Campbell’s pick was the Swedish adolescent-vampire-romance Let the Right One In. 12-year-old vampire Ellie’s need to block out daylight provided a graphic representation of the nightly dream, or the subconscious. A scene where Ellie’s friend Oskar beckons her in without a formal invite, with gory consequences in terms of ‘seepage’, was perhaps symbolic of menstruation and loss of control. Oskar’s anxieties about his murderous feelings towards the school bullies were ‘projected’ onto Ellie. Sexuality, as Laplanche has noted, was a recurring dream-like theme: Oskar had to literally shut his mother out in order to have a relationship with Ellie.

Now when I saw Let the Right One In, I only picked up on a fraction of that subtext. And as Perelberg admitted, ‘you have to wonder how conscious some of these themes are on the part of the writers’. ‘Is there anything you wouldn’t assign meaning to?’, asked one brave audience member. ‘Oh no,’ Perelberg chuckled wryly, ‘you’d never catch an analyst saying that.’ There’s the rub for critics of psychoanalysis, but nobody could deny that it made for an engaging and thought-provoking evening.

For future events, see 

Bullying seminar series
Birkbeck, University of London is facilitating a new ESRC series called ‘Vulnerable selves, disciplining others: New approaches to bullying and conflict at work’. Running through 2011–2013, the launch event is being held on 18 May, 6.30pm, at the Clore Management Centre. The event comprises talks and a panel discussion, chaired by Dr Andreas Liefooghe, with guests including Professor Noga Wine, Lacanian psychoanalyst; Professor Howard Schwartz, organizational psychologist; and Naive John, Stuckist artist and painter of ‘The Other’. The first seminar is held the following day.

For more details, please see Events are free, but require reservation – contact [email protected] 
Swedish distinction
UCL psychologist Professor Sarah-Jayne Blakemore has been chosen by the Swedish Neuropsychological Society to be their 2011 Distinguished Lecturer of the year. The honorary role attracts a prize of 30,000 Swedish kronor (approximately £3000) and will involve Professor Blakemore delivering four lectures in Sweden over the coming year. ‘It is a great honour to be awarded this wonderful prize, and I look forward to discussing my current research with my Swedish colleagues,’ Blakemore said. Past recipients include a BPS Fellow, Professor Uta Frith, also at UCL, and Professor Daniel Schacter at Harvard.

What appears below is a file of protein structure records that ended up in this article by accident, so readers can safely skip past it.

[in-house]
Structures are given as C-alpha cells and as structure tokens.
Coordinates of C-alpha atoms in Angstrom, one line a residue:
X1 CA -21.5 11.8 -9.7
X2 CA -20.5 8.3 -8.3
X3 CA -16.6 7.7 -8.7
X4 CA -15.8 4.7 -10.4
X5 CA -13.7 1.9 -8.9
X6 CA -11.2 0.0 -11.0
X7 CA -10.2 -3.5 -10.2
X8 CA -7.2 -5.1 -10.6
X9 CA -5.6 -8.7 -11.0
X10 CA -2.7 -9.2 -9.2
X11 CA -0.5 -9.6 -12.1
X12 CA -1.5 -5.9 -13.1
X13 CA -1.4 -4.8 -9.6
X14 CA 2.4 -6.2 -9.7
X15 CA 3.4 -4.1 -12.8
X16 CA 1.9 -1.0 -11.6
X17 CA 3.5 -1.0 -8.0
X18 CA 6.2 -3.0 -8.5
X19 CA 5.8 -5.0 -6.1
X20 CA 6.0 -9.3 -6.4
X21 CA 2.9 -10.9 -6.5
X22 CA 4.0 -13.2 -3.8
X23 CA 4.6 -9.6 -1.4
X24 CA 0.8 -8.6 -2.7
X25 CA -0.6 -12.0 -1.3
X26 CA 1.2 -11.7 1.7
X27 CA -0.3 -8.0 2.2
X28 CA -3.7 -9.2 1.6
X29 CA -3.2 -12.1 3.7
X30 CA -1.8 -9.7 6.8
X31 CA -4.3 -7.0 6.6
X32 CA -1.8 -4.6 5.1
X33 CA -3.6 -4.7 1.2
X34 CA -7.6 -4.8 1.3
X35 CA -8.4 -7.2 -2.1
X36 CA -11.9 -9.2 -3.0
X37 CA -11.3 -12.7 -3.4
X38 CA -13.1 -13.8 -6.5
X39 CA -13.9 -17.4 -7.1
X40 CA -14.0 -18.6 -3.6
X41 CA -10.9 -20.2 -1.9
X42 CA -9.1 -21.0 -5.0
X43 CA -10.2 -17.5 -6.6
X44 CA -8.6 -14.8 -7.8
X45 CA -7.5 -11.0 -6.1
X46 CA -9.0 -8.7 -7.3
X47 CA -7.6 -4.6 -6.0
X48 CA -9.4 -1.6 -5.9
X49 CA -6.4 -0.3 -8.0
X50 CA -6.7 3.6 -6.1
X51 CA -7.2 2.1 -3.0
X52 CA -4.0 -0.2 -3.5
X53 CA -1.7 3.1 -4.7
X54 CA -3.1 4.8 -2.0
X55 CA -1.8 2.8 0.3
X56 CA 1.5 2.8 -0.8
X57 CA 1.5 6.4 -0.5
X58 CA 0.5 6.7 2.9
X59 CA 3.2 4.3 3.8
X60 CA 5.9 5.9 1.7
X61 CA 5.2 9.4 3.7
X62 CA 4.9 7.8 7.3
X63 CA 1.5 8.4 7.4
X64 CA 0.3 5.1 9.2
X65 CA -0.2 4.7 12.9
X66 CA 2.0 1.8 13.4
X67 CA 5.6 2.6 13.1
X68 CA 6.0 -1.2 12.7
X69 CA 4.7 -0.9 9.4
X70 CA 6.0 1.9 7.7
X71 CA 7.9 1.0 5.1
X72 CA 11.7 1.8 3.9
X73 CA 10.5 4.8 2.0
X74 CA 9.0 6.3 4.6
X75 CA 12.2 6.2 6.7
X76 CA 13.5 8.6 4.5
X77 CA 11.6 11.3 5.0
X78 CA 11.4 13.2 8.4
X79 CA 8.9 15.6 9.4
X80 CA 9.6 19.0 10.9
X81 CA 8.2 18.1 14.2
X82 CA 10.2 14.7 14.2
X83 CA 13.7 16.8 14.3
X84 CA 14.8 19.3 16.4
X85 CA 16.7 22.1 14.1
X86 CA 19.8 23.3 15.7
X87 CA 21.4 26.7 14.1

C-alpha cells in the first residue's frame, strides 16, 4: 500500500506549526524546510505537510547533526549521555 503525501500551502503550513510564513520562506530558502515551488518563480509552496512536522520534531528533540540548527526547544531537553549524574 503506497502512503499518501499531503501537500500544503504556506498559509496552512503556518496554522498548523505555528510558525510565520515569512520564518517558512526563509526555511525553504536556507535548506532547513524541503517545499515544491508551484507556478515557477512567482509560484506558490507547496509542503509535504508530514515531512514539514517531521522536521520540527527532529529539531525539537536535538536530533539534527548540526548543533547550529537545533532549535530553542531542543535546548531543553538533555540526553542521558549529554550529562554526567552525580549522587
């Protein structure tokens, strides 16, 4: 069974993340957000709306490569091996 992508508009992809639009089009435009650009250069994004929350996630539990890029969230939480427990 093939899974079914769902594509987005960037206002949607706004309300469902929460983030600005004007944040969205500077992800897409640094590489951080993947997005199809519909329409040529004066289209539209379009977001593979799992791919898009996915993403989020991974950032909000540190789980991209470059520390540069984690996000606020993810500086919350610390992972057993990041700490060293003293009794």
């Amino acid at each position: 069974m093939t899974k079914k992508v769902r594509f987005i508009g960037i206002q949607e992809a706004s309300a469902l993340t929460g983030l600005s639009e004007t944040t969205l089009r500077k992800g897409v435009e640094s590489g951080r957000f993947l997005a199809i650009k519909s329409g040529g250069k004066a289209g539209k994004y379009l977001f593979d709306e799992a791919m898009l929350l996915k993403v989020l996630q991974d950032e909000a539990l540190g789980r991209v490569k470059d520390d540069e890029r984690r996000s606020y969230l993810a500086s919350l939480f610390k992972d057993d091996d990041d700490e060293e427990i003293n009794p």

In brief from the AAAS
Christian Jarrett reports from the 177th Annual Meeting of the American Association for the Advancement of Science, Washington

Criminality has its roots in abnormal brain development, according to British psychologist Adrian Raine (University of Pennsylvania). He reported that three–year–old children who demonstrated poor fear conditioning – a marker for amygdala function – were at increased risk of criminal behaviour 20 years later. This tallies with adult research showing that people diagnosed as psychopathic have reduced amygdala volume. ‘The seeds of sin are sown quite early in life,’ Raine said. ‘The time is going to come when we are going to be able to predict reasonably well which individuals at a modest age, say eight to 10 years old, are predicated to become criminal offenders.’

A multidisciplinary seminar explored the causes of stuttering – a timely topic in light of the success of the film The King’s Speech. Half of all cases have a family history of stammering, and geneticist Dennis Drayna (NIH) highlighted his work showing that stuttering-related genes are involved in cell metabolism. Lu De Nil (University of Toronto) described brain differences in those who stutter, including over-reactivity in neural regions associated with motor control. And Anne Smith at Purdue University has studied four- and five-year-olds who stutter, finding that they sometimes also find it difficult to clap a beat.

The use of virtual reality (VR) to help understand our sense of body ownership has been combined with EEG in one of the first studies of its kind. A team led by Olaf Blanke at the École Polytechnique Fédérale de Lausanne (EPFL) showed previously that it’s possible
to trick people into feeling ownership of a stationary digital avatar. This is done by touching the person’s real body in synchrony with a touch to the avatar, viewed through a VR headset. Blanke’s new research provoked a sense of ownership over moving avatars, and EEG revealed a network of brain areas involved, including the temporal parietal cortex, the medial prefrontal cortex and the visual cortex.

A study of hundreds of patients diagnosed with Alzheimer’s disease found that those who spoke a second language for most of their lives tended to develop the disease later in life, compared with their monolingual peers. ‘We don’t believe bilingualism prevents Alzheimer’s disease,’ psychologist Ellen Bialystok (York University, Canada) told the AAAS Science Update radio show. ‘What we’re saying is, people who have been bilingual have more reserve, they have more resources to continue functioning at a high level in spite of the disease progressing in their brains.’

Macaque monkeys, which originate from the Old World (Africa, Asia and Europe), have the human–like insight of knowing what they don’t know. Professor John David Smith (State University of New York at Buffalo) and Michael Beran (Georgia State University) tasked the monkeys with deciding whether arrays of pixels were dense or sparse. When the choice was too tricky the monkeys took a third option – selecting a question mark – thus skipping to the next question and reducing the time they’d have to wait for another chance to earn a reward. In contrast, New World capuchin monkeys (from central and south America) never used the ‘don’t know’ option. The finding provides clues about the evolution of meta–cognition.